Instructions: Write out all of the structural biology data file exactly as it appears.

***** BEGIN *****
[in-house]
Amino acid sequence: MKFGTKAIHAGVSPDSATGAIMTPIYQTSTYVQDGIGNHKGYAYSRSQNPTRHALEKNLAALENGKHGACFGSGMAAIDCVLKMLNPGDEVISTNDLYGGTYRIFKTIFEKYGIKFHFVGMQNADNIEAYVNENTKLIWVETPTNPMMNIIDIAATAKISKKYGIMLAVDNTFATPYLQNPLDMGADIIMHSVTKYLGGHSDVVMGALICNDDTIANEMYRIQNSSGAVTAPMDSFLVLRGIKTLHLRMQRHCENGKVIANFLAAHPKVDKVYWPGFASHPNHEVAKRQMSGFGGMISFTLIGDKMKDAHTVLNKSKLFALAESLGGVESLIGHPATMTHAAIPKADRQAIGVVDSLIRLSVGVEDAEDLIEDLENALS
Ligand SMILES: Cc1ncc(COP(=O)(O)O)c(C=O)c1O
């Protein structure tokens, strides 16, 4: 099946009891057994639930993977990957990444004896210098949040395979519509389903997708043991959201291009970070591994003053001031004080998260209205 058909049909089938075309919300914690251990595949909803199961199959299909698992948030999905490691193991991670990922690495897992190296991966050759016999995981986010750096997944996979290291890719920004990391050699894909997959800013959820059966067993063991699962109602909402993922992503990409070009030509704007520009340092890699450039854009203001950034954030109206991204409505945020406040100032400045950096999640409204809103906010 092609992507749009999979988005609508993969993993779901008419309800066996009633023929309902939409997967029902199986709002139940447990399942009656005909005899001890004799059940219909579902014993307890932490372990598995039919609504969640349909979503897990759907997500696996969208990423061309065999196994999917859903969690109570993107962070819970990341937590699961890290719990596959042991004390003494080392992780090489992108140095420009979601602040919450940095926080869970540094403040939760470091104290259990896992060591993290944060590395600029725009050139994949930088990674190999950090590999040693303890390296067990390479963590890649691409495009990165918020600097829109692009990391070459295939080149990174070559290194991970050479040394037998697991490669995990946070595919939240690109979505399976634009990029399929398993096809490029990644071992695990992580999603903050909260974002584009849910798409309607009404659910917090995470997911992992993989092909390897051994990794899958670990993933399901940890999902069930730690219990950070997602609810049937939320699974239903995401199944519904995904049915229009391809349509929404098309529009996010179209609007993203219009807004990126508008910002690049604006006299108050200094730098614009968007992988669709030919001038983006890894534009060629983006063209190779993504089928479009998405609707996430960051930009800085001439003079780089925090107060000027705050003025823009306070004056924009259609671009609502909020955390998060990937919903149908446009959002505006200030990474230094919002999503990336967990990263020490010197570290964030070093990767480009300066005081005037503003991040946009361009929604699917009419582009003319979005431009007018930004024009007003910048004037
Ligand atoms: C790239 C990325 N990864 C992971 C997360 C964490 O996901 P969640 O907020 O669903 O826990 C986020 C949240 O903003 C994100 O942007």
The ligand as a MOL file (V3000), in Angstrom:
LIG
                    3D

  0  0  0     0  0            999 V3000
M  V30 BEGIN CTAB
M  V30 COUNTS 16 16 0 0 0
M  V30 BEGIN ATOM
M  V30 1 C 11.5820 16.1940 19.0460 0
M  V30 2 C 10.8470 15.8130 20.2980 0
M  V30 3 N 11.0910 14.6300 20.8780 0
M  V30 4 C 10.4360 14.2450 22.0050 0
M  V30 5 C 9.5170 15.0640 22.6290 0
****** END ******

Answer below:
[in-house]
Amino acid sequence: MKFGTKAIHAGVSPDSATGAIMTPIYQTSTYVQDGIGNHKGYAYSRSQNPTRHALEKNLAALENGKHGACFGSGMAAIDCVLKMLNPGDEVISTNDLYGGTYRIFKTIFEKYGIKFHFVGMQNADNIEAYVNENTKLIWVETPTNPMMNIIDIAATAKISKKYGIMLAVDNTFATPYLQNPLDMGADIIMHSVTKYLGGHSDVVMGALICNDDTIANEMYRIQNSSGAVTAPMDSFLVLRGIKTLHLRMQRHCENGKVIANFLAAHPKVDKVYWPGFASHPNHEVAKRQMSGFGGMISFTLIGDKMKDAHTVLNKSKLFALAESLGGVESLIGHPATMTHAAIPKADRQAIGVVDSLIRLSVGVEDAEDLIEDLENALS
Ligand SMILES: Cc1ncc(COP(=O)(O)O)c(C=O)c1O
């Protein structure tokens, strides 16, 4: 099946009891057994639930993977990957990444004896210098949040395979519509389903997708043991959201291009970070591994003053001031004080998260209205 058909049909089938075309919300914690251990595949909803199961199959299909698992948030999905490691193991991670990922690495897992190296991966050759016999995981986010750096997944996979290291890719920004990391050699894909997959800013959820059966067993063991699962109602909402993922992503990409070009030509704007520009340092890699450039854009203001950034954030109206991204409505945020406040100032400045950096999640409204809103906010 092609992507749009999979988005609508993969993993779901008419309800066996009633023929309902939409997967029902199986709002139940447990399942009656005909005899001890004799059940219909579902014993307890932490372990598995039919609504969640349909979503897990759907997500696996969208990423061309065999196994999917859903969690109570993107962070819970990341937590699961890290719990596959042991004390003494080392992780090489992108140095420009979601602040919450940095926080869970540094403040939760470091104290259990896992060591993290944060590395600029725009050139994949930088990674190999950090590999040693303890390296067990390479963590890649691409495009990165918020600097829109692009990391070459295939080149990174070559290194991970050479040394037998697991490669995990946070595919939240690109979505399976634009990029399929398993096809490029990644071992695990992580999603903050909260974002584009849910798409309607009404659910917090995470997911992992993989092909390897051994990794899958670990993933399901940890999902069930730690219990950070997602609810049937939320699974239903995401199944519904995904049915229009391809349509929404098309529009996010179209609007993203219009807004990126508008910002690049604006006299108050200094730098614009968007992988669709030919001038983006890894534009060629983006063209190779993504089928479009998405609707996430960051930009800085001439003079780089925090107060000027705050003025823009306070004056924009259609671009609502909020955390998060990937919903149908446009959002505006200030990474230094919002999503990336967990990263020490010197570290964030070093990767480009300066005081005037503003991040946009361009929604699917009419582009003319979005431009007018930004024009007003910048004037
Ligand atoms: C790239 C990325 N990864 C992971 C997360 C964490 O996901 P969640 O907020 O669903 O826990 C986020 C949240 O903003 C994100 O942007």
The ligand as a MOL file (V3000), in Angstrom:
LIG
                    3D

  0  0  0     0  0            999 V3000
M  V30 BEGIN CTAB
M  V30 COUNTS 16 16 0 0 0
M  V30 BEGIN ATOM
M  V30 1 C 11.5820 16.1940 19.0460 0
M  V30 2 C 10.8470 15.8130 20.2980 0
M  V30 3 N 11.0910 14.6300 20.8780 0
M  V30 4 C 10.4360 14.2450 22.0050 0
M  V30 5 C 9.5170 15.0640 22.6290 0